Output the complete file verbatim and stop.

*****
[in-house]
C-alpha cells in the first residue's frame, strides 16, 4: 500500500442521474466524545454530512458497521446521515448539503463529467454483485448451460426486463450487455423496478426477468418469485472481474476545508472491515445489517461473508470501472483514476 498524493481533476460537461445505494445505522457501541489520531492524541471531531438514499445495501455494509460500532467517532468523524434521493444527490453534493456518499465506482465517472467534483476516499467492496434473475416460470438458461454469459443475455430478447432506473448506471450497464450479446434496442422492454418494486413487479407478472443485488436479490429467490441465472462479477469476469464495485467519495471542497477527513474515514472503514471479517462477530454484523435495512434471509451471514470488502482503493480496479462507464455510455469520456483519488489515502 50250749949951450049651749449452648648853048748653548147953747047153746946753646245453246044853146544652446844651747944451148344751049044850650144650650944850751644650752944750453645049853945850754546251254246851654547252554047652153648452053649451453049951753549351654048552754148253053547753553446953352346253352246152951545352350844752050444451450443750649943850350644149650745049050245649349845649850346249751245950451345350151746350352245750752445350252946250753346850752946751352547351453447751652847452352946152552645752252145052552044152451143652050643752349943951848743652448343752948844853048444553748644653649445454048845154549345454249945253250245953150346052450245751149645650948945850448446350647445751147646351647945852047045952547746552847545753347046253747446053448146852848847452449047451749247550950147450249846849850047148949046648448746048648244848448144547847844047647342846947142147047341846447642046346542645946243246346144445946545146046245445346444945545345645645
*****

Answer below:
[in-house]
C-alpha cells in the first residue's frame, strides 16, 4: 500500500442521474466524545454530512458497521446521515448539503463529467454483485448451460426486463450487455423496478426477468418469485472481474476545508472491515445489517461473508470501472483514476 498524493481533476460537461445505494445505522457501541489520531492524541471531531438514499445495501455494509460500532467517532468523524434521493444527490453534493456518499465506482465517472467534483476516499467492496434473475416460470438458461454469459443475455430478447432506473448506471450497464450479446434496442422492454418494486413487479407478472443485488436479490429467490441465472462479477469476469464495485467519495471542497477527513474515514472503514471479517462477530454484523435495512434471509451471514470488502482503493480496479462507464455510455469520456483519488489515502 50250749949951450049651749449452648648853048748653548147953747047153746946753646245453246044853146544652446844651747944451148344751049044850650144650650944850751644650752944750453645049853945850754546251254246851654547252554047652153648452053649451453049951753549351654048552754148253053547753553446953352346253352246152951545352350844752050444451450443750649943850350644149650745049050245649349845649850346249751245950451345350151746350352245750752445350252946250753346850752946751352547351453447751652847452352946152552645752252145052552044152451143652050643752349943951848743652448343752948844853048444553748644653649445454048845154549345454249945253250245953150346052450245751149645650948945850448446350647445751147646351647945852047045952547746552847545753347046253747446053448146852848847452449047451749247550950147450249846849850047148949046648448746048648244848448144547847844047647342846947142147047341846447642046346542645946243246346144445946545146046245445346444945545345645645